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Consumer Reports noted that the results are superior to current automated vehicles on the market.

Cambridge, Massachusetts — The Massachusetts Institute of Technology revealed today a program that has been under wraps for the last thirteen years. Under the supervision of Dr. Thomas Randa, an MIT lab has taught dogs to drive a car. The idea was inspired by Dr. Randa's daughter. She works with a nonprofit group in Boston that trains seeing-eye-dogs for the blind. It started as a joke, but with the development of artificial intelligence and neural interfaces that allow paraplegics to walk via direct mental stimulation of the nerves of the legs, the idea generated more interest. Since seeing-eye-dogs can be trained to protect the seeing-impaired, the question arose, could training be extended to help a blind person drive a car. In the test stage, the original intent was to determine if the mental language of the dog could be figured out.

Dr. Randa's previous work in direct brain control of machines gave him the idea he might be able to train dogs by reading and rewarding the necessary brain waves. The Labrador Retriever breed became the ideal test subject. The dogs seemed to relish the attention. They were fitted with a cap that can detect brain waves. It took five years to develop the proper cap and interpret the brain waves. Once they were able to interpret the "language" of the dog, Randa's team came up with the right stimulation and rewards to allow training using only brain waves.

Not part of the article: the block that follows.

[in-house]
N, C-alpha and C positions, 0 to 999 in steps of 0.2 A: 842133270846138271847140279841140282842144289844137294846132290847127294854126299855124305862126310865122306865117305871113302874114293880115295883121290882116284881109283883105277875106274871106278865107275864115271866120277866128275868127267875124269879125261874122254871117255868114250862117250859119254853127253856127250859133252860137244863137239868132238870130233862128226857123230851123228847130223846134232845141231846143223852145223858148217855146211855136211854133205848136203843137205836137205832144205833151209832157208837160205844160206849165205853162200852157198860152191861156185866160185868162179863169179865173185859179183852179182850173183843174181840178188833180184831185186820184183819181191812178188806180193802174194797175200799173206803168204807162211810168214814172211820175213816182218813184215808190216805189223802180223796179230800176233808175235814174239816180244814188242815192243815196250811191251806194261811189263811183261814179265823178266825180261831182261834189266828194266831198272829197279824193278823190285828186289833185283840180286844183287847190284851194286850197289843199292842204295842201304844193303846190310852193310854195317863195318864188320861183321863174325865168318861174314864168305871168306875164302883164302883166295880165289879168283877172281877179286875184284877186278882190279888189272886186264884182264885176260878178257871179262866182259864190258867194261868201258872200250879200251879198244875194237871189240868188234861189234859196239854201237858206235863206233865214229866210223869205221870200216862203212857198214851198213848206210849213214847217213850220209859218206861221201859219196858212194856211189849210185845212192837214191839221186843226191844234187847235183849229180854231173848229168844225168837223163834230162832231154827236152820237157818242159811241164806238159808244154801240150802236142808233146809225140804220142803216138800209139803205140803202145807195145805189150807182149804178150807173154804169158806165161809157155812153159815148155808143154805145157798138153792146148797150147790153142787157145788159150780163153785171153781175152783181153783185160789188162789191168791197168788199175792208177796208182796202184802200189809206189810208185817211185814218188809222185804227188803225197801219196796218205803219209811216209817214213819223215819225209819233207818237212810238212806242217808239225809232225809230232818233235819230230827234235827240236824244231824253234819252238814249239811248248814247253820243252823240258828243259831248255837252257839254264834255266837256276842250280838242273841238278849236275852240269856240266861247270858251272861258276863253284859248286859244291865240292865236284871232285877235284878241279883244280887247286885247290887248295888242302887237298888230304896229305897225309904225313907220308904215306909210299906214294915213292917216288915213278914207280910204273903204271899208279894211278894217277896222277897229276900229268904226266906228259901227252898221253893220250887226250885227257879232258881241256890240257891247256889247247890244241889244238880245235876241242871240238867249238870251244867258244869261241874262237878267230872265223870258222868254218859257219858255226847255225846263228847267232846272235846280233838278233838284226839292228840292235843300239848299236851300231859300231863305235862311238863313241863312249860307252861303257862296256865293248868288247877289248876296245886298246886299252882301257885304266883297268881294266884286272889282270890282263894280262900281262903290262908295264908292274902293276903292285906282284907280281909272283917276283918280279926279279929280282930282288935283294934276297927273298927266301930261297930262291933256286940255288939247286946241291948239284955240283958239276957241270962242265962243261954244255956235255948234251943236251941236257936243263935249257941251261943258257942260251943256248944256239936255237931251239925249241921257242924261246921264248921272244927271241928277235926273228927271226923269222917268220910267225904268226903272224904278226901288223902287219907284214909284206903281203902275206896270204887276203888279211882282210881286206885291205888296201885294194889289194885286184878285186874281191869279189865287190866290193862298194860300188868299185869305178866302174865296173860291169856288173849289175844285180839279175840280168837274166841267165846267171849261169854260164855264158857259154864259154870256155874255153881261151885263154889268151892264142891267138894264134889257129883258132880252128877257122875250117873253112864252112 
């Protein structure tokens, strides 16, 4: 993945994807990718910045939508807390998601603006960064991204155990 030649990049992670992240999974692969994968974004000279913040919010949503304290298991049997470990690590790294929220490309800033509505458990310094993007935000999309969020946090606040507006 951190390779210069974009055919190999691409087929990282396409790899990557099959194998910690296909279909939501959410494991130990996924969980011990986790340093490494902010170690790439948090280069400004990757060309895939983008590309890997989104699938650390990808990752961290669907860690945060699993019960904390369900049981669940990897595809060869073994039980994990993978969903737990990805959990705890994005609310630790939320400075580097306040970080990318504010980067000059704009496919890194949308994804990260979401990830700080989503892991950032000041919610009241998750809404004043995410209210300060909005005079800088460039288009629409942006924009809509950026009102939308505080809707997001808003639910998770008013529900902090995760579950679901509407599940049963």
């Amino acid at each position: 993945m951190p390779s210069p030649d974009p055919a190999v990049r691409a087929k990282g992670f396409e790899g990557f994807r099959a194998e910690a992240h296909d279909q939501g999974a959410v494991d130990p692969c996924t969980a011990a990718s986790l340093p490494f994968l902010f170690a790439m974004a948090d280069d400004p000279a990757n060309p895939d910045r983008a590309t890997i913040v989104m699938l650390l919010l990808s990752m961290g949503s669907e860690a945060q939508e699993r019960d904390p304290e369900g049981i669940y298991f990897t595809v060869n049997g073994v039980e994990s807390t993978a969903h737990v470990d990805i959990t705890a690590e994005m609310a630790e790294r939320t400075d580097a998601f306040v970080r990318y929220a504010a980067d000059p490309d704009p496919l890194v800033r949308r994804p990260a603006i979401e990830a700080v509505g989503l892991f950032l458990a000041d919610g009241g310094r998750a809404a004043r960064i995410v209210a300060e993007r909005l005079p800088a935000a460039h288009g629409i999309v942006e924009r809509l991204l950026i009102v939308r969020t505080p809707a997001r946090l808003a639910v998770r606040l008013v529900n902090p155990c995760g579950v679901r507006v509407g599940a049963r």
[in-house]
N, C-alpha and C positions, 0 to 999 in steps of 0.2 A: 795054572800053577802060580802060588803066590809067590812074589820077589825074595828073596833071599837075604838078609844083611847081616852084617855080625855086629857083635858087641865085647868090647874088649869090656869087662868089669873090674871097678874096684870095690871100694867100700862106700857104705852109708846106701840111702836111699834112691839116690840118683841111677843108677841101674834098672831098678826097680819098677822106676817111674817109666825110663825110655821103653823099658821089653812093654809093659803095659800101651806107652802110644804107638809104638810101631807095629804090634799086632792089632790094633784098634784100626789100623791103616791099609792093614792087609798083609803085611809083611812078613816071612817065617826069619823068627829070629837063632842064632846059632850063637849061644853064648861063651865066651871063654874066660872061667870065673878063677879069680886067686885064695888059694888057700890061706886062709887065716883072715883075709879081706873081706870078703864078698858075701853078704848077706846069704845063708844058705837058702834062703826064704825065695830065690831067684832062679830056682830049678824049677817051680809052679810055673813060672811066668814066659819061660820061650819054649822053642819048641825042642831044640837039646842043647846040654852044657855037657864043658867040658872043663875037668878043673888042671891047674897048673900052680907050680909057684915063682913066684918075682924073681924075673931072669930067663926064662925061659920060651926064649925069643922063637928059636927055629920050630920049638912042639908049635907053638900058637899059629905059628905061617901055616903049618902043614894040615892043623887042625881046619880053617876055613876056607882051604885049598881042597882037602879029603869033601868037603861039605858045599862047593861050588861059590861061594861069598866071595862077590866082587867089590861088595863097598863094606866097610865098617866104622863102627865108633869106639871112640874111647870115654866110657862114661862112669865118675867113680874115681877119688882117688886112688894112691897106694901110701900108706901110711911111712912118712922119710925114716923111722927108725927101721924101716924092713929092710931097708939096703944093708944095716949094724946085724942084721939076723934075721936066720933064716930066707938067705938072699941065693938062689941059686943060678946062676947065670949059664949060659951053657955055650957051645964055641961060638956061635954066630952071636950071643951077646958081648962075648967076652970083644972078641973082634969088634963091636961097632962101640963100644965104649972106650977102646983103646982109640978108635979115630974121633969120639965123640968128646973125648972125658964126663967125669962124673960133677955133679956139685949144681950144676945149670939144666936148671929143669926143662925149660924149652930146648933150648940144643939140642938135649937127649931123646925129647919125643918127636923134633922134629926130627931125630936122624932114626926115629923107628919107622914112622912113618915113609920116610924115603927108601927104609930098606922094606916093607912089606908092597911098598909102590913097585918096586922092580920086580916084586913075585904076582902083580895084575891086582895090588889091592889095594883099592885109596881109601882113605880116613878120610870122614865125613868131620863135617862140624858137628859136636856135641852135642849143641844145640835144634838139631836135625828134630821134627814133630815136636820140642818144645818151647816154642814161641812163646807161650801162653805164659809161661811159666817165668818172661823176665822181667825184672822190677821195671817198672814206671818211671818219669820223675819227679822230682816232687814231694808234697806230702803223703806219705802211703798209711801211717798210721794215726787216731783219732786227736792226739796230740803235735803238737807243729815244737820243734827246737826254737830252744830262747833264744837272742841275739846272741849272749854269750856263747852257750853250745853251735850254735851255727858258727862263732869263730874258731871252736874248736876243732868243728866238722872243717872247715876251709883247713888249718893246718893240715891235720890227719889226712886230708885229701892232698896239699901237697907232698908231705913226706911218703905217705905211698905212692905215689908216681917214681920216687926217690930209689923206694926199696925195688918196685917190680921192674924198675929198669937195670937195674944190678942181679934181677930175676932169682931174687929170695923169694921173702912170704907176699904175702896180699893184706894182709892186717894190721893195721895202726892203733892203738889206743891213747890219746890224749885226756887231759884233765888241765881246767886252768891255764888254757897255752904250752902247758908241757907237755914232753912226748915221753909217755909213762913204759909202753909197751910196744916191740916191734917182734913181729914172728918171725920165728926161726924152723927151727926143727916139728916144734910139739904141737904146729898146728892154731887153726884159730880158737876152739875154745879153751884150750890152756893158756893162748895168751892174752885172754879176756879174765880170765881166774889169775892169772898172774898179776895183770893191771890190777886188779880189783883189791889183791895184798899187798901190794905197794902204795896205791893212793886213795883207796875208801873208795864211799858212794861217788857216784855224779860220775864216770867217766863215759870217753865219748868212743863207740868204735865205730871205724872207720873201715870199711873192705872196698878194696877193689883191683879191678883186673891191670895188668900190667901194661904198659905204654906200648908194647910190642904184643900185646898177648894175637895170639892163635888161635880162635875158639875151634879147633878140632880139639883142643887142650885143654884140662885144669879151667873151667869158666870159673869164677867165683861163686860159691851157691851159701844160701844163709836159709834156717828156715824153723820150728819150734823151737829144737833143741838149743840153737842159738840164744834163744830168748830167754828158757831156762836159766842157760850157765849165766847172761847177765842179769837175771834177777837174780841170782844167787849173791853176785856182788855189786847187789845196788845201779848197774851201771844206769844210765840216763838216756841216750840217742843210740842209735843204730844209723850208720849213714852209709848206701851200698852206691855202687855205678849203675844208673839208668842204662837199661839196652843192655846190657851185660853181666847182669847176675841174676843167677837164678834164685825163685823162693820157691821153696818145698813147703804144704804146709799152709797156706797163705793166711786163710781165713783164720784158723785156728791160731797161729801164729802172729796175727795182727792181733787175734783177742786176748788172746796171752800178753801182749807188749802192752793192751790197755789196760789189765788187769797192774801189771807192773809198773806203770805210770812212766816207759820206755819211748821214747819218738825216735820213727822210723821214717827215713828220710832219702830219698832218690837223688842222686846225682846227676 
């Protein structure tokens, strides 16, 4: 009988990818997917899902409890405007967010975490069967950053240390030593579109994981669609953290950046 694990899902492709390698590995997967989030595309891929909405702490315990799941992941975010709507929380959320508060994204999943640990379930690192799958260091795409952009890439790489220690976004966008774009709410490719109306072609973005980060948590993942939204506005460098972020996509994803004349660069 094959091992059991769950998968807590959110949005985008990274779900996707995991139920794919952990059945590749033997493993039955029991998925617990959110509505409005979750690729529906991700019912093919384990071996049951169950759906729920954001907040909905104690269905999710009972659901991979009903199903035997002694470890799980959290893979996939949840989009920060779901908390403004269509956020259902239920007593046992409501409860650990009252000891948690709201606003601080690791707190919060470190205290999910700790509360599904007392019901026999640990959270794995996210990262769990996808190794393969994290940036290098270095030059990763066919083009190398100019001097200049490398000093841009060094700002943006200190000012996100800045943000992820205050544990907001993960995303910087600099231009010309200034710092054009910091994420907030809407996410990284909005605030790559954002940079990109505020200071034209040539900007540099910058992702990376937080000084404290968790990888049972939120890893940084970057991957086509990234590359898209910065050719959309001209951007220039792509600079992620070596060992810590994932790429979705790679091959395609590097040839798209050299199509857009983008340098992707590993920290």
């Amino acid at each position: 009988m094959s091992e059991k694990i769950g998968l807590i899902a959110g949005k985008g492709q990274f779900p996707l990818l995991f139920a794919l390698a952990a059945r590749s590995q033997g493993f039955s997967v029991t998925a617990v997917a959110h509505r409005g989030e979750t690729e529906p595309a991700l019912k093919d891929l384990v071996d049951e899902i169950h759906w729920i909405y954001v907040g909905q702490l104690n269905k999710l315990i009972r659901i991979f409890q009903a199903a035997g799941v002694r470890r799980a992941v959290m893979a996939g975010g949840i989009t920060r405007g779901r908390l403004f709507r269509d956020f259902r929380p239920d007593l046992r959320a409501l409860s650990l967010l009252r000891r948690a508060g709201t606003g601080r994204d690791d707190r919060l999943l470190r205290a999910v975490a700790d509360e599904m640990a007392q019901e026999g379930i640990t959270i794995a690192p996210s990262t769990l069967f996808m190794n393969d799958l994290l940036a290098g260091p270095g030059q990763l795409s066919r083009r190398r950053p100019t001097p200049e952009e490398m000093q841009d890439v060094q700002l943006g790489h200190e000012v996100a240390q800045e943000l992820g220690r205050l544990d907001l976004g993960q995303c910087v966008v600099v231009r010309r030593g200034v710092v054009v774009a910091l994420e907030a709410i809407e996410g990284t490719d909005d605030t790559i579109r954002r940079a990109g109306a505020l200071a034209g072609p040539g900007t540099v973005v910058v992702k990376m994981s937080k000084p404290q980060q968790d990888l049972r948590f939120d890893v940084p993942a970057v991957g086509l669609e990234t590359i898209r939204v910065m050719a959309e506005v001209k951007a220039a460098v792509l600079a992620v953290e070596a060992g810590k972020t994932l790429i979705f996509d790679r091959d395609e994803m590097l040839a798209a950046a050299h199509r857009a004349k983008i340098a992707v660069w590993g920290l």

During the next four years, they demonstrated the ability to train a dog to manipulate a steering, braking and acceleration interface designed by his team. It took another two years to train a dog to drive a car in a virtual reality set up. Given the successful results, the team developed a learning protocol for a small miniature car that the dog could drive in a secret parking lot. In these tests, they were able to train Labrador Retrievers to navigate an obstacle course successfully. What was unique about the interface was the ability to guide the dog using GPS navigation. Utilizing GPS required a larger test area not on public streets. They negotiated a highly confidential agreement with Consumer Reports to use their test tracks for more sophisticated testing. Consumer Reports scientists assisted by setting up blind-test tracks and collecting data.

The tests were successful. Consumer Reports noted that the results are superior to current automated vehicles on the market. Dr. Randa and his team have established a new company to further develop their hardware and software systems to train dogs for the general market. Given the love people have for their dogs, Dr. Randa believes there will be a large market for their dog-driven automobiles. And yes, he believes that blind people will be able to be driven by their seeing-eye companions giving both the person and the dog much more freedom.

What's next? Teaching dogs to talk?

(Faye Canoes = Fake News)

Cecil Denney, the real author of this April Fools piece, is a member of the Lake Oswego Adult Community Center's Jottings group.


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